Here's what Clinton had to say about Medicare: "First, both Governor Romney and Congressman Ryan attacked the president for allegedly robbing Medicare of $716 billion. That’s the same attack they leveled against the Congress in 2010, and they got a lot of votes on it. But it’s not true. Look, here’s what really happened. You be the judge. Here’s what really happened. There were no cuts to benefits at all. None. What the president did was to save money by taking the recommendations of a commission of professionals to cut unwarranted subsidies to providers and insurance companies that were not making people healthier and were not necessary to get the providers to provide the service.

And instead of raiding Medicare, he used the savings to close the doughnut hole in the Medicare drug program and — you all got to listen carefully to this; this is really important — and to add eight years to the life of the Medicare trust fund so it is solvent till 2024.

“So — so President Obama and the Democrats didn’t weaken Medicare; they strengthened Medicare. Now, when Congressman Ryan looked into that TV camera and attacked President Obama’s Medicare savings as, quote, the biggest, coldest power play, I didn’t know whether to laugh or cry — because that $716 billion is exactly, to the dollar, the same amount of Medicare savings that he has in his own budget. You got to get one thing — it takes some brass to attack a guy for doing what you did."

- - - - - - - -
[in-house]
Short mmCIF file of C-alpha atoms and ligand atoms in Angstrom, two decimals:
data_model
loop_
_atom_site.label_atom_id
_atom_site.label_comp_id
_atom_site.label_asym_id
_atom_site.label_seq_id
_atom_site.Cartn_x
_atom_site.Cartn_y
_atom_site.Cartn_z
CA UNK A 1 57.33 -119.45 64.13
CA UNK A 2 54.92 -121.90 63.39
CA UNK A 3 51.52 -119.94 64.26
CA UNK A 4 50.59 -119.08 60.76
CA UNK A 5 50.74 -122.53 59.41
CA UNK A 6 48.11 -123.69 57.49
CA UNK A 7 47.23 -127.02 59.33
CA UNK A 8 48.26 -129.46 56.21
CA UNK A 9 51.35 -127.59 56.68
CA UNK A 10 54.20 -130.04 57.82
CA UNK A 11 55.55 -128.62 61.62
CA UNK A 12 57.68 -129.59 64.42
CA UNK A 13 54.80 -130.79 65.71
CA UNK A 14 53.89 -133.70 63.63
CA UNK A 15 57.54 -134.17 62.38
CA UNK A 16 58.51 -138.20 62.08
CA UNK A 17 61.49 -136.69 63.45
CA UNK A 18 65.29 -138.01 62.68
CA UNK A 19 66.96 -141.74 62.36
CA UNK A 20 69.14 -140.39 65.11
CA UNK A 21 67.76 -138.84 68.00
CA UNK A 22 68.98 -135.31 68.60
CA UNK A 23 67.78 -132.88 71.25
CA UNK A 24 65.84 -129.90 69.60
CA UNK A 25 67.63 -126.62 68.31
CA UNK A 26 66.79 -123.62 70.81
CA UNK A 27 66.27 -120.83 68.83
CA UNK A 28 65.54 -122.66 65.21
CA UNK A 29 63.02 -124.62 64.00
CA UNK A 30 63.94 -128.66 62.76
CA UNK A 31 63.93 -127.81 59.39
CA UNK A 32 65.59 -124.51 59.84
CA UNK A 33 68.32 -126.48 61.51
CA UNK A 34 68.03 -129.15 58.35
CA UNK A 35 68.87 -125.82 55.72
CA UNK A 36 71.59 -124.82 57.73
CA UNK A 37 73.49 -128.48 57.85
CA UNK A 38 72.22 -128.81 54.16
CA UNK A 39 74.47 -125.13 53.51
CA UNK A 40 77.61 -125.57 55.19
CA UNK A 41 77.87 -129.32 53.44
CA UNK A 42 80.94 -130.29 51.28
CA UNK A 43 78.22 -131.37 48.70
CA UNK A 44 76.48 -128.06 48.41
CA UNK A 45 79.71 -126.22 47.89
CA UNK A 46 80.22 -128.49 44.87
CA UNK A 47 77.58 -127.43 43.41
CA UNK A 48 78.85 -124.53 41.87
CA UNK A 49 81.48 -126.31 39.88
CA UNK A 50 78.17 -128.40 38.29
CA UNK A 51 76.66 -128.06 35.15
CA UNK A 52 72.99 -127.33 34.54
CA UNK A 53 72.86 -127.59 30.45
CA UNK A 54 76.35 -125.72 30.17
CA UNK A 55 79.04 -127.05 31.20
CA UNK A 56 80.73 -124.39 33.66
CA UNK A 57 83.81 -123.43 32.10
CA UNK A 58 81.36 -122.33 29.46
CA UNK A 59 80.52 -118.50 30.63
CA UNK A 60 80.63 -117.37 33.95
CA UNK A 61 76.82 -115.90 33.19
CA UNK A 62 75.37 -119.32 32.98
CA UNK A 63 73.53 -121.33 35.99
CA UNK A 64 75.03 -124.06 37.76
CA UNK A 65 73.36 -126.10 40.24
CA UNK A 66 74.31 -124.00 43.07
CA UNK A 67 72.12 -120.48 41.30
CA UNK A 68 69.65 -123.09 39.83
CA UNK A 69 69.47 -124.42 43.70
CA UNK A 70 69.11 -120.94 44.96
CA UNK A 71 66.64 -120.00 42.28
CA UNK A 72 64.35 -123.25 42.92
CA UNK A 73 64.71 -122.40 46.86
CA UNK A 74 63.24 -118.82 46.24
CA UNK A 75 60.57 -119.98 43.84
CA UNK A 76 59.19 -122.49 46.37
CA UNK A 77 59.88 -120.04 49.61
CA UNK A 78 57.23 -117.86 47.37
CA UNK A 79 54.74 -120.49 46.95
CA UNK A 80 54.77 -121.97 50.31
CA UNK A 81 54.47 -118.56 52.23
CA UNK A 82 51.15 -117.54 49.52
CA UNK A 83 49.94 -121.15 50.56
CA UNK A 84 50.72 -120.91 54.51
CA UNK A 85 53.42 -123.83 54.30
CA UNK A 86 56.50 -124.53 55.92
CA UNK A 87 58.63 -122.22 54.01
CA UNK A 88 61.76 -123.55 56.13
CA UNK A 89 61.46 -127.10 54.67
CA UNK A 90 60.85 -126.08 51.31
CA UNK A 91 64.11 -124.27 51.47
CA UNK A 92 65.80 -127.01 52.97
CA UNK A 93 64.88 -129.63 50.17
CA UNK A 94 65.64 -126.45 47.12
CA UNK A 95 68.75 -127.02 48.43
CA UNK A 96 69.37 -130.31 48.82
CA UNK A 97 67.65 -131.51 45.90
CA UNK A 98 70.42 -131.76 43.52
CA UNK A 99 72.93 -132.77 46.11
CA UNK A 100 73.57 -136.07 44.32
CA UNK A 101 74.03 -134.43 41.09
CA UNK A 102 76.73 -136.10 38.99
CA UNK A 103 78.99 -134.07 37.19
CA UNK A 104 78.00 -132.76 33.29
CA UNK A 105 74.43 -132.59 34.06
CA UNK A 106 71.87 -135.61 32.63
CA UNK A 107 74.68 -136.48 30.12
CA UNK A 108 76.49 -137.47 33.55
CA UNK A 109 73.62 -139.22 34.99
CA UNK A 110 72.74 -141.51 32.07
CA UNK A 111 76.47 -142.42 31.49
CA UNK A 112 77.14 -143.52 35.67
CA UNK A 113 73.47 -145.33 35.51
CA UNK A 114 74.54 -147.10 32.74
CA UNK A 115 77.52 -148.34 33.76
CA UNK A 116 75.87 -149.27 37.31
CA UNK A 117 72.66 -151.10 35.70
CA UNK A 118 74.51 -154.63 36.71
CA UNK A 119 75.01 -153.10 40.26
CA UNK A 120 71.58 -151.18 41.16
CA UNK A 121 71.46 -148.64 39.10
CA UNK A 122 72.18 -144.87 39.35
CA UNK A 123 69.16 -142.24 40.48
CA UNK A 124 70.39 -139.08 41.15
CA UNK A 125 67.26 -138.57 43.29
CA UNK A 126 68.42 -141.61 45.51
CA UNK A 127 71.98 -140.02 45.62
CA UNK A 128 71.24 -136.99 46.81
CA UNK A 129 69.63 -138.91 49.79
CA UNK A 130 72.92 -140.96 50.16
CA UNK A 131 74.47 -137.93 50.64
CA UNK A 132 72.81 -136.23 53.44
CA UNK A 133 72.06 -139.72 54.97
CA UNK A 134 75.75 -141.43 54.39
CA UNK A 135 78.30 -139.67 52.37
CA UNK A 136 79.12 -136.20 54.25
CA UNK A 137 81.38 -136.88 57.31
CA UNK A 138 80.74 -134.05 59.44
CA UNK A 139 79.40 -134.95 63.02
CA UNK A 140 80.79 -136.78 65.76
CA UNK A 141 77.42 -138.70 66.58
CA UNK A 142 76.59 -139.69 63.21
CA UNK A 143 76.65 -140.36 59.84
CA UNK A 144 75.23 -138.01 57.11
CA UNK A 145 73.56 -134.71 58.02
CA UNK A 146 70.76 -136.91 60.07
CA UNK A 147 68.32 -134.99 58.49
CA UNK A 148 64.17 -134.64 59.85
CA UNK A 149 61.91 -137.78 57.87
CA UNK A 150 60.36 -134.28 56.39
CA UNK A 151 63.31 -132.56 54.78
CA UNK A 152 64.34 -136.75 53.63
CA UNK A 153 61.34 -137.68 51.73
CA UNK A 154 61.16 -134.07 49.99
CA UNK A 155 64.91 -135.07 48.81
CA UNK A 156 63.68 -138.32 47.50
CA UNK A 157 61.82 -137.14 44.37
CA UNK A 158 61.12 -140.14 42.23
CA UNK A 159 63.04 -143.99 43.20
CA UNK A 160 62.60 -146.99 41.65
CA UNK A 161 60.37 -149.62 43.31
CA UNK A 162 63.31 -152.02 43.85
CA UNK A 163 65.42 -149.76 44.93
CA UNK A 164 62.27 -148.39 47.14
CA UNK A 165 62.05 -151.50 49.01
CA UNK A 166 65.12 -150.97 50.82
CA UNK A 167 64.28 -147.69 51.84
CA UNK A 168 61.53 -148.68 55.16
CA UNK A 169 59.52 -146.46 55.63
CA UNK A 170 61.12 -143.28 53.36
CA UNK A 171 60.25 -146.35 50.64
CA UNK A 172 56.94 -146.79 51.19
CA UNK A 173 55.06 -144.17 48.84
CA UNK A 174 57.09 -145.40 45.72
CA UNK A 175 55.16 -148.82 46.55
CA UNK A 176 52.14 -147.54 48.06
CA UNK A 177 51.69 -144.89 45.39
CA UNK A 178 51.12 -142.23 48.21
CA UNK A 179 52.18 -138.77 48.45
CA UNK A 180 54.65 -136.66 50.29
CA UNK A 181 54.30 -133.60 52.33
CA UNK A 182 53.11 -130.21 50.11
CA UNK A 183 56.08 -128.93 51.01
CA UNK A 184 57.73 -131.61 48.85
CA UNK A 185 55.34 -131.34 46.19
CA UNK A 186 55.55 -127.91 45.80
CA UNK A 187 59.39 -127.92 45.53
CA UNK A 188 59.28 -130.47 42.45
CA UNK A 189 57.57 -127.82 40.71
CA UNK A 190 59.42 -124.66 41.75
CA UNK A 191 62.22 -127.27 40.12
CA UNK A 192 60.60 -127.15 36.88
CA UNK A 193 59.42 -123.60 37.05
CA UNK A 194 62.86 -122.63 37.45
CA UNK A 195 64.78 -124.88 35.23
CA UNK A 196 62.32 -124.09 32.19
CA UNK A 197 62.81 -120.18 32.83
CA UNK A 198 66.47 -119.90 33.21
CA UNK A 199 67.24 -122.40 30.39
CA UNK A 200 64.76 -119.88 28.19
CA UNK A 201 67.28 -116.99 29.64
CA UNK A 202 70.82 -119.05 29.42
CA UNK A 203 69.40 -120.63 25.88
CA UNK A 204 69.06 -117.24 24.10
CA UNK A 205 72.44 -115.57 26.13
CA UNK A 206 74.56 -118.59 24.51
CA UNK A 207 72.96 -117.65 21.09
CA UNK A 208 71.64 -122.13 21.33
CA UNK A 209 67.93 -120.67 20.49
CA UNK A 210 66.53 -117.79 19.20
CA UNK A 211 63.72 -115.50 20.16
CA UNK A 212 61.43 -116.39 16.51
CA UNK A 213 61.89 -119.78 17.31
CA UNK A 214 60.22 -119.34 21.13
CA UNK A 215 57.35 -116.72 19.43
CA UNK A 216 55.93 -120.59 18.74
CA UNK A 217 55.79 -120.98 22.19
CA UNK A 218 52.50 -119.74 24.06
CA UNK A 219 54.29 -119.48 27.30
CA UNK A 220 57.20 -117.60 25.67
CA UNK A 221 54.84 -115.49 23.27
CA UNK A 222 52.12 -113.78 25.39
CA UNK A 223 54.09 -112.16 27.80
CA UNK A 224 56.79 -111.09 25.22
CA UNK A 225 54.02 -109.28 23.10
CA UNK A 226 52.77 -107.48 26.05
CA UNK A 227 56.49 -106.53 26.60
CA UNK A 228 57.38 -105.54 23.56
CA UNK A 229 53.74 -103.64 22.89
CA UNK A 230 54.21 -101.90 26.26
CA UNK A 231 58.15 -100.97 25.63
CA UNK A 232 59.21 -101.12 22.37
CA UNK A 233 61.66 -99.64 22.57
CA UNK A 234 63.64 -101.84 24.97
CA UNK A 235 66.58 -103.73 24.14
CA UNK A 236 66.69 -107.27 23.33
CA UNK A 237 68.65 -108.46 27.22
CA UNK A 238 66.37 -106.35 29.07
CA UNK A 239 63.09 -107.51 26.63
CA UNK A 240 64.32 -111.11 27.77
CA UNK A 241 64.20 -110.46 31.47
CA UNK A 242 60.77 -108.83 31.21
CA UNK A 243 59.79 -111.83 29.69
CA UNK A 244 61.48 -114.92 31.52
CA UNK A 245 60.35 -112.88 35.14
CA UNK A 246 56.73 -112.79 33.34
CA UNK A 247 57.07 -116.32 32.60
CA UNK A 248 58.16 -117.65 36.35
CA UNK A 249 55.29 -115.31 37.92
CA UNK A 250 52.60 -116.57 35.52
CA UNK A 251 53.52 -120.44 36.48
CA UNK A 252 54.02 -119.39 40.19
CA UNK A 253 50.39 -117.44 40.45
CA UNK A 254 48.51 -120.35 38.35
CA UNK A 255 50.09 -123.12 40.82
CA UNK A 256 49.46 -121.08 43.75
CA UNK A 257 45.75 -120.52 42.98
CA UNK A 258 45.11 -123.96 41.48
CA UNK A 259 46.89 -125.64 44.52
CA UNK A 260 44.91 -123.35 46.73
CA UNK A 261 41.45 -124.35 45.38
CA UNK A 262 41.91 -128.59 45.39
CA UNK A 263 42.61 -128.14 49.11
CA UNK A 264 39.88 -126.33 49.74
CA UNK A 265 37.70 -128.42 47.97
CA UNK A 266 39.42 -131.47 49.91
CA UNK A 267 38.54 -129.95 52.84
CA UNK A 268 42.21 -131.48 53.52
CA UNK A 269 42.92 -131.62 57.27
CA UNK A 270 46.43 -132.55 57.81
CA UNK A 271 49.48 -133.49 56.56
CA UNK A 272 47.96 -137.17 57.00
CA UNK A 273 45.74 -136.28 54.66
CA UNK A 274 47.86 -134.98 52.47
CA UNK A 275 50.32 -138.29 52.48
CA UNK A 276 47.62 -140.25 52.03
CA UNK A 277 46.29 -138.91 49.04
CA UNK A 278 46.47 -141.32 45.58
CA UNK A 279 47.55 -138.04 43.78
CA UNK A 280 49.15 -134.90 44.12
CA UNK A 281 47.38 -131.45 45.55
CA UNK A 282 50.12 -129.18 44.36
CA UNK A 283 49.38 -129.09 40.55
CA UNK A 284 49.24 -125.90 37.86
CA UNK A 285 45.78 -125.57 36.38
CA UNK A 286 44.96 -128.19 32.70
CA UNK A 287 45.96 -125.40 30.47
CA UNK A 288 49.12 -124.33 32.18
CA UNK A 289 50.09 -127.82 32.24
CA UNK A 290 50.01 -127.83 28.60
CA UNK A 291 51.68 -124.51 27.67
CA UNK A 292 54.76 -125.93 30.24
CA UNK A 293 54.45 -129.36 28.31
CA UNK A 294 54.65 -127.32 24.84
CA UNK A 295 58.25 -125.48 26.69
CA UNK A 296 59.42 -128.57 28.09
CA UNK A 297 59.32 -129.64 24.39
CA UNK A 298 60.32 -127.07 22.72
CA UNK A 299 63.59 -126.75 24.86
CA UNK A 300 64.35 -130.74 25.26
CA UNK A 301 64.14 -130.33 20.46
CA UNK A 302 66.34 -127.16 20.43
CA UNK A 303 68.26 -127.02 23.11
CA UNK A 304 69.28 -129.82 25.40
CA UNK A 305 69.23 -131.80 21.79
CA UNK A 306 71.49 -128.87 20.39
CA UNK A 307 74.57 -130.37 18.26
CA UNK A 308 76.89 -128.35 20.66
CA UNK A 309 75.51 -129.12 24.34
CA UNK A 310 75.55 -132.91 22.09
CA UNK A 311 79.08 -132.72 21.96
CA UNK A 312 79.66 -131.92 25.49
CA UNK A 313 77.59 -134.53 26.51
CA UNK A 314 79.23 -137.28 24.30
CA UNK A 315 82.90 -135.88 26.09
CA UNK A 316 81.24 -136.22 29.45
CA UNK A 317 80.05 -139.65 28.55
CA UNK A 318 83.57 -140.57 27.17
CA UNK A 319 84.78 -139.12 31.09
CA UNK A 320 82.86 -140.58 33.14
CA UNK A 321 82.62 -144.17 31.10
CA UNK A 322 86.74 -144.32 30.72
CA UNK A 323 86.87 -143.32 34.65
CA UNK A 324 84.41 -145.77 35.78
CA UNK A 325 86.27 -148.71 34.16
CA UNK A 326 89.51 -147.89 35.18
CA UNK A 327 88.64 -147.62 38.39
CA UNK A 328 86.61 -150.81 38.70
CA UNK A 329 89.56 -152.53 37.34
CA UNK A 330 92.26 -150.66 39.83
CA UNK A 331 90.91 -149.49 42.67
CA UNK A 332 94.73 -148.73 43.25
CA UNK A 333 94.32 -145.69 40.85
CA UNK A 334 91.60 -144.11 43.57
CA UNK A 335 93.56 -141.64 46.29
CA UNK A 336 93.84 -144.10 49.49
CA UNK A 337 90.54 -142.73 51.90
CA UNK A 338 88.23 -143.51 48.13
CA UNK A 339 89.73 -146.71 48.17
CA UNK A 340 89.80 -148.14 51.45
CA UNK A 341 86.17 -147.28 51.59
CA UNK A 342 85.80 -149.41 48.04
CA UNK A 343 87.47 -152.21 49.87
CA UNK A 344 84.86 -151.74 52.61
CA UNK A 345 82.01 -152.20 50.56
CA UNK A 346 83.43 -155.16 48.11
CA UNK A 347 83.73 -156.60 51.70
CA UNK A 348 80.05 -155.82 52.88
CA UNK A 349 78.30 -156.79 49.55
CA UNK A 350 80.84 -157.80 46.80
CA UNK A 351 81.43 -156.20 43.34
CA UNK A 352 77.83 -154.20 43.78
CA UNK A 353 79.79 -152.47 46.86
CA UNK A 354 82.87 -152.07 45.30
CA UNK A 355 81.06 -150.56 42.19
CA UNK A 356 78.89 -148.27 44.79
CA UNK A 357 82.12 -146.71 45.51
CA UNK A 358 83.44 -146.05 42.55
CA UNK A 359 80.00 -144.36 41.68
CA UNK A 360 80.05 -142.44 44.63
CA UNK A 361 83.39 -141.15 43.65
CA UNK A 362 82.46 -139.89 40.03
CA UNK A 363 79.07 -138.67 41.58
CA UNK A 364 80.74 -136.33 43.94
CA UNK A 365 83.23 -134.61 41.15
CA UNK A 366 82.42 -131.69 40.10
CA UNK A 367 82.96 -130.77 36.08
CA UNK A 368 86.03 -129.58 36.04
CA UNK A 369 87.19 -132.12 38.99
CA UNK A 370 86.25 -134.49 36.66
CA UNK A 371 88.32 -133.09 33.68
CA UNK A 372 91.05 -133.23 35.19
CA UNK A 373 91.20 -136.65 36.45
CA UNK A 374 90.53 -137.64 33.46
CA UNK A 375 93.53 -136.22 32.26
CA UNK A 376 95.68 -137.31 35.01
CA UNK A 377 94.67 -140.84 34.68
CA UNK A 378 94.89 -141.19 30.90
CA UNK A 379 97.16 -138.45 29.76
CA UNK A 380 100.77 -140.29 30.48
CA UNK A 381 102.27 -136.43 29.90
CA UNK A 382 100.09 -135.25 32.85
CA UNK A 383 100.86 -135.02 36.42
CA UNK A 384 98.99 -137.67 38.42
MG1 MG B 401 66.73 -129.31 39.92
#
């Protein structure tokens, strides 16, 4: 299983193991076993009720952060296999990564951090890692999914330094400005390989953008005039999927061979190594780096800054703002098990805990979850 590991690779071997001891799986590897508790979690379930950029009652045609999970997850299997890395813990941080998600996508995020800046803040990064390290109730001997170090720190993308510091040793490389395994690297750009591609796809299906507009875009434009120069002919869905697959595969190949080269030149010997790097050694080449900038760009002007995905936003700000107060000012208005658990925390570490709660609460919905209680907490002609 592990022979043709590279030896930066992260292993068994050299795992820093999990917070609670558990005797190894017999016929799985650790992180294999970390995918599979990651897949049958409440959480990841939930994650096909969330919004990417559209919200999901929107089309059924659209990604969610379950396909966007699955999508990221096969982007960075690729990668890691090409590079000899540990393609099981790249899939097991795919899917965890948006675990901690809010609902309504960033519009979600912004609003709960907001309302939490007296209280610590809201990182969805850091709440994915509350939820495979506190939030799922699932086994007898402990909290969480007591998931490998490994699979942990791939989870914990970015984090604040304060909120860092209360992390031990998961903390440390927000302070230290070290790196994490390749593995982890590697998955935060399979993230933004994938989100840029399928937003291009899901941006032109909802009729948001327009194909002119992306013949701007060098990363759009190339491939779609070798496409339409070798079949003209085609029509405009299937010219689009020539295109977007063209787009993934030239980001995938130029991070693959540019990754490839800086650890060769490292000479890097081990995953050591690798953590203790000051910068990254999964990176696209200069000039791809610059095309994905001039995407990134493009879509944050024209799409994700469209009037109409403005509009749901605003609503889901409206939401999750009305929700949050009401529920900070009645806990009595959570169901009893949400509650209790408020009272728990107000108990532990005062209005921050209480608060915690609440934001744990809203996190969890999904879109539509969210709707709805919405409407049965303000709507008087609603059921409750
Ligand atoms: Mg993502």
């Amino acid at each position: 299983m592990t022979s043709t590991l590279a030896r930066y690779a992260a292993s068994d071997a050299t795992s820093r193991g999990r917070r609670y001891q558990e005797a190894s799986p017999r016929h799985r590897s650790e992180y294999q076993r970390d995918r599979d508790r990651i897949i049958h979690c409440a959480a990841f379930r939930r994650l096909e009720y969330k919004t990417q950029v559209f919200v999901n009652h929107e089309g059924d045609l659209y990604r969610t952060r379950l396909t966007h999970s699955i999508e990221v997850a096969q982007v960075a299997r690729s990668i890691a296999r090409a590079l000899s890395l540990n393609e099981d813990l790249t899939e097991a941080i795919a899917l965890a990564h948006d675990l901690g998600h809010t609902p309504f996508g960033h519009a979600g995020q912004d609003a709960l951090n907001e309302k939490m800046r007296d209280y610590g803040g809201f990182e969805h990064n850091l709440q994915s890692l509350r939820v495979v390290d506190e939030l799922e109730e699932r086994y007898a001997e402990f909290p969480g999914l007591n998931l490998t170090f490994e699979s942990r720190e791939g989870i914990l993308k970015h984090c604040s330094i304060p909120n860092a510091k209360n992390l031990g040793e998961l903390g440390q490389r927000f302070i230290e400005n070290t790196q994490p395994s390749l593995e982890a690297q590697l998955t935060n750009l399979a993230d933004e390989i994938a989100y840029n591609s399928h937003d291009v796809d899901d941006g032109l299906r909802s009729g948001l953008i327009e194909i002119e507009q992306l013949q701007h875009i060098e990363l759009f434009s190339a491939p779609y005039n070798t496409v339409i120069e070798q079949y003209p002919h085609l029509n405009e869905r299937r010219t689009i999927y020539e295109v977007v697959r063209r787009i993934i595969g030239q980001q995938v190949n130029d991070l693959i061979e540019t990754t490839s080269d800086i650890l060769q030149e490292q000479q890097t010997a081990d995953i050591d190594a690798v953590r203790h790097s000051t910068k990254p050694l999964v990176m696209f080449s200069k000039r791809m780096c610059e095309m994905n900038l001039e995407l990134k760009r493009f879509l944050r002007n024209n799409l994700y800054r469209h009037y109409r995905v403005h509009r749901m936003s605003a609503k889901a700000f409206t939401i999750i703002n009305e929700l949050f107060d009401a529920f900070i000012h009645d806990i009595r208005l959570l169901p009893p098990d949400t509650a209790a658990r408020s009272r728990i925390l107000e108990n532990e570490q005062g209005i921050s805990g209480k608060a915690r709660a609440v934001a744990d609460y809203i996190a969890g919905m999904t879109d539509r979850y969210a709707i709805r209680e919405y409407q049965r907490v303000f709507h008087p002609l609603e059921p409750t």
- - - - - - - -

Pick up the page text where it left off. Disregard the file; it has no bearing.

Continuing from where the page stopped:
More cutting to the chase on Medicare: “Now, at least on this issue, on this one issue, Governor Romney has been consistent. He attacked President Obama too, but he actually wants to repeal those savings and give the money back to the insurance company. He wants to go back to the old system, which means we’ll reopen the doughnut hole and force seniors to pay more for drugs, and we’ll reduce the life of the Medicare trust fund by eight full years.  So if he’s elected, and if he does what he promised to do, Medicare will now grow broke in 2016. Think about that. That means, after all, we won’t have to wait until their voucher program kicks in 2023 —  to see the end of Medicare as we know it. They’re going to do it to us sooner than we thought." 
You gotta love this man who speaks to your best self and talks about the larger community and opportunity for all. A man who can site facts and figures instead of generalities and slogans.
I am so tired of hate and meanness of spirit. I am frightened by a growing indifference to both the public realm and the fate of the next generations. I am afraid that too many Americans will vote against their best interests this November. I am afraid that Bill Clinton's words will fade or will remain unheard. Did enough voters truly hear him this evening? Did he make an indelible impression?
By the way, I watched Clinton speak with two of my four grandchildren. And aren't they what all of this is about?